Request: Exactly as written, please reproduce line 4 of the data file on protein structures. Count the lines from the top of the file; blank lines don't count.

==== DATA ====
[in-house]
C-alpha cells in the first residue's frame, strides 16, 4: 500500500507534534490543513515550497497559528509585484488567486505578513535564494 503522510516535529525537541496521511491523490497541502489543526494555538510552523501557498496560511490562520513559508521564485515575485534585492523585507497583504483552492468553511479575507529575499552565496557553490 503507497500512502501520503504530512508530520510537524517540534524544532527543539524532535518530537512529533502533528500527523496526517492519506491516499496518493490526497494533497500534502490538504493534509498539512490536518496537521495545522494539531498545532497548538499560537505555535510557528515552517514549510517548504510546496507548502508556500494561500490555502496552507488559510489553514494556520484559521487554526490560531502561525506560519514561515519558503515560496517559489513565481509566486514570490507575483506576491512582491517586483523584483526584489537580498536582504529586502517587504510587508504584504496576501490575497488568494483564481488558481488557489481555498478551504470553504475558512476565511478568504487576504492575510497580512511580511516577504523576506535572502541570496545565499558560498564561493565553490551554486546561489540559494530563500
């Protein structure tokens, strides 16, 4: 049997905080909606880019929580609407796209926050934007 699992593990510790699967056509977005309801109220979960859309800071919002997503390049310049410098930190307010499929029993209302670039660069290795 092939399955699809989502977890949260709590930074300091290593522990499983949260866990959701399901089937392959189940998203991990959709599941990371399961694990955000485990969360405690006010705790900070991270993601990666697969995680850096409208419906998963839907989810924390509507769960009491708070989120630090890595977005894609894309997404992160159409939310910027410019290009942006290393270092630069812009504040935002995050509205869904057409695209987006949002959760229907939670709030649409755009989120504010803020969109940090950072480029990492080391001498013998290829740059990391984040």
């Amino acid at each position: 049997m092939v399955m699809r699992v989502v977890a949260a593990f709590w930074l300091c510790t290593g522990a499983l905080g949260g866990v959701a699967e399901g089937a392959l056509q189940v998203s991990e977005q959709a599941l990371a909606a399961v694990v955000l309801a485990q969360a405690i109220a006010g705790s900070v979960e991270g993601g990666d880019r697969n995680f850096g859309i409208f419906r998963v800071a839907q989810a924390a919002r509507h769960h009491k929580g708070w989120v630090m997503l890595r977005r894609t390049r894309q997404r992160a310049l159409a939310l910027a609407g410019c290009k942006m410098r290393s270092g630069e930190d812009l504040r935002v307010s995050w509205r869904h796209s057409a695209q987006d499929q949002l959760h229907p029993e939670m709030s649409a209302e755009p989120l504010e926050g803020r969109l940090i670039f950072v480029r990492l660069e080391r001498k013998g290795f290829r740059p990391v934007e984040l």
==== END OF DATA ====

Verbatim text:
């Amino acid at each position: 049997m092939v399955m699809r699992v989502v977890a949260a593990f709590w930074l300091c510790t290593g522990a499983l905080g949260g866990v959701a699967e399901g089937a392959l056509q189940v998203s991990e977005q959709a599941l990371a909606a399961v694990v955000l309801a485990q969360a405690i109220a006010g705790s900070v979960e991270g993601g990666d880019r697969n995680f850096g859309i409208f419906r998963v800071a839907q989810a924390a919002r509507h769960h009491k929580g708070w989120v630090m997503l890595r977005r894609t390049r894309q997404r992160a310049l159409a939310l910027a609407g410019c290009k942006m410098r290393s270092g630069e930190d812009l504040r935002v307010s995050w509205r869904h796209s057409a695209q987006d499929q949002l959760h229907p029993e939670m709030s649409a209302e755009p989120l504010e926050g803020r969109l940090i670039f950072v480029r990492l660069e080391r001498k013998g290795f290829r740059p990391v934007e984040l």